So many cookbooks these days feature fresh-faced bloggers smiling at their food and listing their camera specs. Don’t get me wrong—I love food blogs and bloggers. They have their place in the food world. God knows so much of what they do is beautiful (ya know, those cameras!). But what speaks to me right now is real people cooking for their real families in the real world. When I’m with Lucinda Scala Quinn’s Mad Hungry Family, I don’t feel inadequate. Nobody’s judging me for having canned peaches in my pantry. Nobody’s sending me to three specialty markets for spices my kids won’t appreciate (they think ketchup is a spice). Nobody’s acting like I have all the time in the world.
• ON-DEMAND: Listen to Faith and Lucinda discuss the recipes in Mad Hungry Family. •
If you’re a busy parent who loves food, you’ll find comradery here. Comradery, and a heck of a lot of recipes you can slip into your repertoire AND pull out for special occasions.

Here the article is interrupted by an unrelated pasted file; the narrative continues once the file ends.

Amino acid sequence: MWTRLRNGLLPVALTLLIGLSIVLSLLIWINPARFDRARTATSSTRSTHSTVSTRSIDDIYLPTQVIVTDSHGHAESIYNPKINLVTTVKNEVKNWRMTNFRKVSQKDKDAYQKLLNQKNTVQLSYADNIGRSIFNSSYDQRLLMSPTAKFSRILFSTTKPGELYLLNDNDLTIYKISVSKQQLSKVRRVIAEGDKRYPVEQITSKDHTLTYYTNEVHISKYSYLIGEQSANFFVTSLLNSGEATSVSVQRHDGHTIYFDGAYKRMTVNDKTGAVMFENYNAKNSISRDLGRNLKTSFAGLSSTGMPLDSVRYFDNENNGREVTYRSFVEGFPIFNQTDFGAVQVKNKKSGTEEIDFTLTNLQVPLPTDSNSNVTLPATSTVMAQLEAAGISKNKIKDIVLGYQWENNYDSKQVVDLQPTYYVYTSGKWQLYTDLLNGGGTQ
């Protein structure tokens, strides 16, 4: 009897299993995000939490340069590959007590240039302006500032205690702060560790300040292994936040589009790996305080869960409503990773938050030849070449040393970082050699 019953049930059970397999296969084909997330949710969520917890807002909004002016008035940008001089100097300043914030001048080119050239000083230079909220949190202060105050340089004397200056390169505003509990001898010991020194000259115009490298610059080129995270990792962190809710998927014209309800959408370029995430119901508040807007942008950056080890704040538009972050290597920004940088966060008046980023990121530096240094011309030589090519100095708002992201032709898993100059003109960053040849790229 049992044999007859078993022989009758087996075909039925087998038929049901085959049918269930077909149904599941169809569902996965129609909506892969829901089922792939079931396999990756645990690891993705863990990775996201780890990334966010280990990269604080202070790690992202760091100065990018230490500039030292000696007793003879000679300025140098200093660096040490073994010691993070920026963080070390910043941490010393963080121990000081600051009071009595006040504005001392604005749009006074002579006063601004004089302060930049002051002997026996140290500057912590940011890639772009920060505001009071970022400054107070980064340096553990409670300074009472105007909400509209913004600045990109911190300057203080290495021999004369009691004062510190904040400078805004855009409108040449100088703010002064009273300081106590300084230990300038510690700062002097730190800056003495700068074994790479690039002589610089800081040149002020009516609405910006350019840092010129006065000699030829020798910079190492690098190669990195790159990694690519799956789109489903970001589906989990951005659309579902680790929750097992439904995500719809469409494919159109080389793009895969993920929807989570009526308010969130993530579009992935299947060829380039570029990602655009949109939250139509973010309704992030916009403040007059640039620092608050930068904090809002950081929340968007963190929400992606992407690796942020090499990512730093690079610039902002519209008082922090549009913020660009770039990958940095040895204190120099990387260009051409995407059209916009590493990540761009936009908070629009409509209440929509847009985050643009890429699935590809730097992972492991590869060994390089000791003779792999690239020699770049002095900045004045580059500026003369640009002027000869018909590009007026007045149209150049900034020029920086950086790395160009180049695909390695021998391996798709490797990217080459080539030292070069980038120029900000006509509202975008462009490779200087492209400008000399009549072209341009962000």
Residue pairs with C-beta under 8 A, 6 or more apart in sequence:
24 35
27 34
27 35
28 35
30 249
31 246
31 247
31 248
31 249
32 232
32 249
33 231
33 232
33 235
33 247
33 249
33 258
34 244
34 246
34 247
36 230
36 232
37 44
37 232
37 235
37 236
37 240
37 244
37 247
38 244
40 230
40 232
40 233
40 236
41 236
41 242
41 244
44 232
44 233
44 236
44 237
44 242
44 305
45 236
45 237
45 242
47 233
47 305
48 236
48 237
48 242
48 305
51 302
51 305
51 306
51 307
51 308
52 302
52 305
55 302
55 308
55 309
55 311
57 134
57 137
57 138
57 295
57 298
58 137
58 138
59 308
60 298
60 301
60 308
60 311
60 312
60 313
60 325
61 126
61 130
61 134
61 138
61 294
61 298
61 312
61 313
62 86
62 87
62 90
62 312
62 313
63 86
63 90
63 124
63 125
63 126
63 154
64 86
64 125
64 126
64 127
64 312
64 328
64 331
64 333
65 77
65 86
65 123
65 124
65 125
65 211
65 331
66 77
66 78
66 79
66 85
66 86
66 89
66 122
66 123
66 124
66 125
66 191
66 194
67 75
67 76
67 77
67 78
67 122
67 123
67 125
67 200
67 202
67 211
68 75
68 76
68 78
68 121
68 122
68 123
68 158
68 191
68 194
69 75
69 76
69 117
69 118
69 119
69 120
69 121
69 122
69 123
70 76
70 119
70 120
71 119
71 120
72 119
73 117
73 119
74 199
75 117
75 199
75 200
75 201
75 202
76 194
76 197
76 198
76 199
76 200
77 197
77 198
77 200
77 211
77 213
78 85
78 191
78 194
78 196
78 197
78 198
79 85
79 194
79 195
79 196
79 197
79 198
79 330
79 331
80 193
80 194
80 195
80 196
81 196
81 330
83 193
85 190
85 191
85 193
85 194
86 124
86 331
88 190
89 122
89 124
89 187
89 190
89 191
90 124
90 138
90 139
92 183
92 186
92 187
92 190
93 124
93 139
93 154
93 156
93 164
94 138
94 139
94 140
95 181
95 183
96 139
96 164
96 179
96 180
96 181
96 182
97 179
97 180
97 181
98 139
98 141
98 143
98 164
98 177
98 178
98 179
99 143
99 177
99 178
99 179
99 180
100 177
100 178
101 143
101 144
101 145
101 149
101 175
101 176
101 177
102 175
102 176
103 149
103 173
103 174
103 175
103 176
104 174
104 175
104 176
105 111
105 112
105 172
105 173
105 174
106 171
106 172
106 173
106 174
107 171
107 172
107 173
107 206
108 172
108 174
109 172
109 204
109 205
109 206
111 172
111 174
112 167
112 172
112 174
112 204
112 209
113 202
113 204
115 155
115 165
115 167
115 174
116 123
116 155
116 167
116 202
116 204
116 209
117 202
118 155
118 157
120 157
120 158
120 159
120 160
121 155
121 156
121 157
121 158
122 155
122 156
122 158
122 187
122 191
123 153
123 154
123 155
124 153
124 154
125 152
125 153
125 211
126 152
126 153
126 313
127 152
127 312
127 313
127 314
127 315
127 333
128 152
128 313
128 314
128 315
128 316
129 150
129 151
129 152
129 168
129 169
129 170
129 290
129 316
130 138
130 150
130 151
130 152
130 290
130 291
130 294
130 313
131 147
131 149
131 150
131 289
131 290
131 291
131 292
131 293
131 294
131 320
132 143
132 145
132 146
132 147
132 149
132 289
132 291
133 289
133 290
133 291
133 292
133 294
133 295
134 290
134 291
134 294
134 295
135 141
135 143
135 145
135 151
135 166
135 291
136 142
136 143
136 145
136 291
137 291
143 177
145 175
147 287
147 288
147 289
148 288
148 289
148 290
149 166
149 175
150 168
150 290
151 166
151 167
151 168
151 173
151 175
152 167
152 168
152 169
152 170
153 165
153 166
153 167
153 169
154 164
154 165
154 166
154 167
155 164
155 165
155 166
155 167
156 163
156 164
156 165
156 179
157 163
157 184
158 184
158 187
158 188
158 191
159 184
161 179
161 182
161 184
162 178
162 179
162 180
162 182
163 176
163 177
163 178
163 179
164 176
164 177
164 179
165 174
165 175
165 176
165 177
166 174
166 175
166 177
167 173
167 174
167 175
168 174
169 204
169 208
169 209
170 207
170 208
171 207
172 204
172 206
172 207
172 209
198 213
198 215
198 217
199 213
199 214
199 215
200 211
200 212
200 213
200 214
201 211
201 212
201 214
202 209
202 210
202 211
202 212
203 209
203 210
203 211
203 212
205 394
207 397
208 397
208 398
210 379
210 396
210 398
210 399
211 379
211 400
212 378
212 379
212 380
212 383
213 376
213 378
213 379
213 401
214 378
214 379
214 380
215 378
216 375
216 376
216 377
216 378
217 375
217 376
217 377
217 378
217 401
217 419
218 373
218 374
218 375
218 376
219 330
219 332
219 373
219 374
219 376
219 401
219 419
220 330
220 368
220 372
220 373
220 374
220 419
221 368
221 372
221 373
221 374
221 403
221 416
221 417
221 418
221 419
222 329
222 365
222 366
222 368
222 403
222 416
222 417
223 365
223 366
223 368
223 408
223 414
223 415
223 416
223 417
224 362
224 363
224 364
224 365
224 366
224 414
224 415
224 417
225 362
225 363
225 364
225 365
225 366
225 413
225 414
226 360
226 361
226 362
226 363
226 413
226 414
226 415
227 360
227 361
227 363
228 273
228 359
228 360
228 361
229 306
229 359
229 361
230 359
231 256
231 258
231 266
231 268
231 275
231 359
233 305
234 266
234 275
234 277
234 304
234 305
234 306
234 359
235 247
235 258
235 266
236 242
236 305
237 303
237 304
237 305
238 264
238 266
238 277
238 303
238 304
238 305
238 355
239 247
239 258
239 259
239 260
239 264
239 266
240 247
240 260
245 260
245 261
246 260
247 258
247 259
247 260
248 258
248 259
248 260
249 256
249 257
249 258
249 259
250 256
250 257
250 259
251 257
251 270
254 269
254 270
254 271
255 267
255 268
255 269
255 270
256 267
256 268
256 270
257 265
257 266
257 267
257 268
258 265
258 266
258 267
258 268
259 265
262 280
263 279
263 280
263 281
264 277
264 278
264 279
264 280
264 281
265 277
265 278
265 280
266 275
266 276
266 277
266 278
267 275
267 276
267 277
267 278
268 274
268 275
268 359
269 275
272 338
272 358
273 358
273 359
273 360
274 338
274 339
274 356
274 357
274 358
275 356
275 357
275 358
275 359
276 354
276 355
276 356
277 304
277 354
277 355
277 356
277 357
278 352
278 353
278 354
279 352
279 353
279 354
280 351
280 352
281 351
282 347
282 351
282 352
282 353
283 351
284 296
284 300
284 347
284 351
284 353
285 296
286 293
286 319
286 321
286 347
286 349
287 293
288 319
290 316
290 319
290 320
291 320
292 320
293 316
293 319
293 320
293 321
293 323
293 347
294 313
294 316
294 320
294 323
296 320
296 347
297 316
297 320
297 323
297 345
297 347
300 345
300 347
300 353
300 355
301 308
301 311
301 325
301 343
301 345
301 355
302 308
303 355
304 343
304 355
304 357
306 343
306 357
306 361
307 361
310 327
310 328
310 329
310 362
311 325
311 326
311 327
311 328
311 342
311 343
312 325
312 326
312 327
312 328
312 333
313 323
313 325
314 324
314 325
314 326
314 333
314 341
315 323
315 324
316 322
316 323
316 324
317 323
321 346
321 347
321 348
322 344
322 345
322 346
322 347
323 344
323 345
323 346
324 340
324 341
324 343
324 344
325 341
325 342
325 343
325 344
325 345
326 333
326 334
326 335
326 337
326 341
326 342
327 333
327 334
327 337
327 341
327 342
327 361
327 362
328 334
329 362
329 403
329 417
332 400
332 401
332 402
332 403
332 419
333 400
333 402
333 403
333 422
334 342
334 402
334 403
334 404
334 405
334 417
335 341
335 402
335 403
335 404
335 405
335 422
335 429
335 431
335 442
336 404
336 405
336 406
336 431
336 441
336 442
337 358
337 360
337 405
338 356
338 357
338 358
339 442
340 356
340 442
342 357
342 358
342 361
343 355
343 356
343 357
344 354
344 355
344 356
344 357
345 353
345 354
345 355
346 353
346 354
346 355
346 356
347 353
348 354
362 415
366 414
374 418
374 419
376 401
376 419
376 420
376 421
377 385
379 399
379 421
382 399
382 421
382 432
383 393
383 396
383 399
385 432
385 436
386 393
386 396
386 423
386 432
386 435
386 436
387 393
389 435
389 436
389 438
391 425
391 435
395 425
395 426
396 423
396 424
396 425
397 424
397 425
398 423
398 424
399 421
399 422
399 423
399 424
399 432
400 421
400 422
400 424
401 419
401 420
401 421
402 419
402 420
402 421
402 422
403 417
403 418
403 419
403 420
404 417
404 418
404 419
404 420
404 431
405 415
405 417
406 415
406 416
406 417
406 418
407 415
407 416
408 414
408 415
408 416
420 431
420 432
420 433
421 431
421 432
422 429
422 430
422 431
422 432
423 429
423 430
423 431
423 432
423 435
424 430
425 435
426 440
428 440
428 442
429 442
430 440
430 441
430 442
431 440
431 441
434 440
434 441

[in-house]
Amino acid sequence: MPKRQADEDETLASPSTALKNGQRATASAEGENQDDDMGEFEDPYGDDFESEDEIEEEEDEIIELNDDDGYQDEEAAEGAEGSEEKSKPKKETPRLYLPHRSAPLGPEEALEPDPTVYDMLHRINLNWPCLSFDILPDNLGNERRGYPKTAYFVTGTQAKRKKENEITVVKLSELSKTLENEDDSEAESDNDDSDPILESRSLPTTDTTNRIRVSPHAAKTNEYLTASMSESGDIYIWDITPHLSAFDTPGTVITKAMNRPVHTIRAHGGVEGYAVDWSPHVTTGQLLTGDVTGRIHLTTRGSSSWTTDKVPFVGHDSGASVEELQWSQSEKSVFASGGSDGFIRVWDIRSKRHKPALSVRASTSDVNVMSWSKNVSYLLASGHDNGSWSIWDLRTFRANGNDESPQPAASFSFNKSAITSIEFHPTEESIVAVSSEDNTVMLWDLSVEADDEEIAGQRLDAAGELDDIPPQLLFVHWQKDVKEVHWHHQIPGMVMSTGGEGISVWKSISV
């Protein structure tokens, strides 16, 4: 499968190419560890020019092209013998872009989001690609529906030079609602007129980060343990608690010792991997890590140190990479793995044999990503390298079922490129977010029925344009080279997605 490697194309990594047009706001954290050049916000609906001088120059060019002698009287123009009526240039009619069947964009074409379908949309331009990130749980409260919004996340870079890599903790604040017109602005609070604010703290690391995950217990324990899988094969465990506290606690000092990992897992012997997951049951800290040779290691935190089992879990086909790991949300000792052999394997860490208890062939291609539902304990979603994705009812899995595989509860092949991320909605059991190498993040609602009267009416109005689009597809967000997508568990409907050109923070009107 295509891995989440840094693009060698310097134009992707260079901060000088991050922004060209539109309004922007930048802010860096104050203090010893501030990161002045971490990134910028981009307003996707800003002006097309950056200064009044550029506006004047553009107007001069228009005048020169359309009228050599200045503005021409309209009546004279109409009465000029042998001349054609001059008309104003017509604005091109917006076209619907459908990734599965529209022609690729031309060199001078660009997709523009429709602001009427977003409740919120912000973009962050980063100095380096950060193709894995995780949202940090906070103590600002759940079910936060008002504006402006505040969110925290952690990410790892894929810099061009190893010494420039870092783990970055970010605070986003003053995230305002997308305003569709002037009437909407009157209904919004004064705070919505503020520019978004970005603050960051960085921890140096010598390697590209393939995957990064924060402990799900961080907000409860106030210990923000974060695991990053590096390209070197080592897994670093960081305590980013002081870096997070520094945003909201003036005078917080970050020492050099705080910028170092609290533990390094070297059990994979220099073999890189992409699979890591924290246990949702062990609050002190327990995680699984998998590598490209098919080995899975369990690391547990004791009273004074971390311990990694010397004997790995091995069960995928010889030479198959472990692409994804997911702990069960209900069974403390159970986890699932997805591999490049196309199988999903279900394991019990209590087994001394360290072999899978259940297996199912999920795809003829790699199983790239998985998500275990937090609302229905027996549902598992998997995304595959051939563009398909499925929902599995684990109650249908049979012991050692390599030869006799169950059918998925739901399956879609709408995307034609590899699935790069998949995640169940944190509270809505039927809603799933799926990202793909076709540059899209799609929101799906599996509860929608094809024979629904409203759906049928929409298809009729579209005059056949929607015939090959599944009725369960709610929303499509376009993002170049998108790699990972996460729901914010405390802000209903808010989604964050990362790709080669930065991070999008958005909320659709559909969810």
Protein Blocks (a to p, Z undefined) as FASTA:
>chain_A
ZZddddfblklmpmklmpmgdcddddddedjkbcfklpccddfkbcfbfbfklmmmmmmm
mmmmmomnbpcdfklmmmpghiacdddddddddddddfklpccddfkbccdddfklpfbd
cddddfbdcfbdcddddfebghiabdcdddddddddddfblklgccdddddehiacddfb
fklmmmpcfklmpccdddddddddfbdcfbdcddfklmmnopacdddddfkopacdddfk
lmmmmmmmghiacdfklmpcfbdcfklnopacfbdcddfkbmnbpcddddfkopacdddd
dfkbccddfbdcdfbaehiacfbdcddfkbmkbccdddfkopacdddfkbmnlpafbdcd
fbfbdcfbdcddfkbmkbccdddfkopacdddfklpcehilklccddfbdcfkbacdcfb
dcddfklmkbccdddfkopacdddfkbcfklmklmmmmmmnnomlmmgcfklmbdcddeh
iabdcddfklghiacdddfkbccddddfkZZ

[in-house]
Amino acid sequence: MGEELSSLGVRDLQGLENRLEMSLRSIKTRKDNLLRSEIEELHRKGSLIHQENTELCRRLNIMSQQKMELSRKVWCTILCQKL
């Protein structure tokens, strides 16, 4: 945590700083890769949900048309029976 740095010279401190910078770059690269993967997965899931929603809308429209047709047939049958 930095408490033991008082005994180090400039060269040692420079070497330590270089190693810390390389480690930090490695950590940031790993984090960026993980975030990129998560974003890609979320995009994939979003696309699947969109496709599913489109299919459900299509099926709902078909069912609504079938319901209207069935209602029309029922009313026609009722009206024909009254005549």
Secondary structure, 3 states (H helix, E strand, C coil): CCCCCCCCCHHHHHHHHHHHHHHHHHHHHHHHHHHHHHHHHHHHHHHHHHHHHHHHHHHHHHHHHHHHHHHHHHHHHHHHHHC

Whatever your traditions are, you’ll want to adapt something from Lucinda’s “Holiday Meal Circuit” chapter. We’re fans of her “Straight-Talk Turkey,” a bird she says you don’t have to babysit. We also loved her Buttery Spiced Poached Pears, a dish Faith says she and her family would like after they come in from their post-Thanksgiving-dinner walk. Imagine it with something sparkling.
Chris Prosperi treated us to Lucinda’s Trout with Almonds before the show. Lucinda considers trout a gateway fish for all those (mostly) little ones out there who refuse to eat anything that swims. The trout is cooked in browned butter, people. Even picky non-seafood eaters can deal with a most-mild fish bathed in butter. Those beautiful almonds help, too.
Mad Hungry Family is loaded with tips and lessons home cooks of all skill levels will appreciate (you’ll find them in the sidebars called “Lifesaver Lessons” and “Worth Knowing”). The greatest lesson in the book, though, is that your family is worth knowing. You’ll be surprised what you might learn about them gathered ‘round the dinner table. Decide to cook together and make meals a priority. Start here.
— Robyn Doyon-Aitken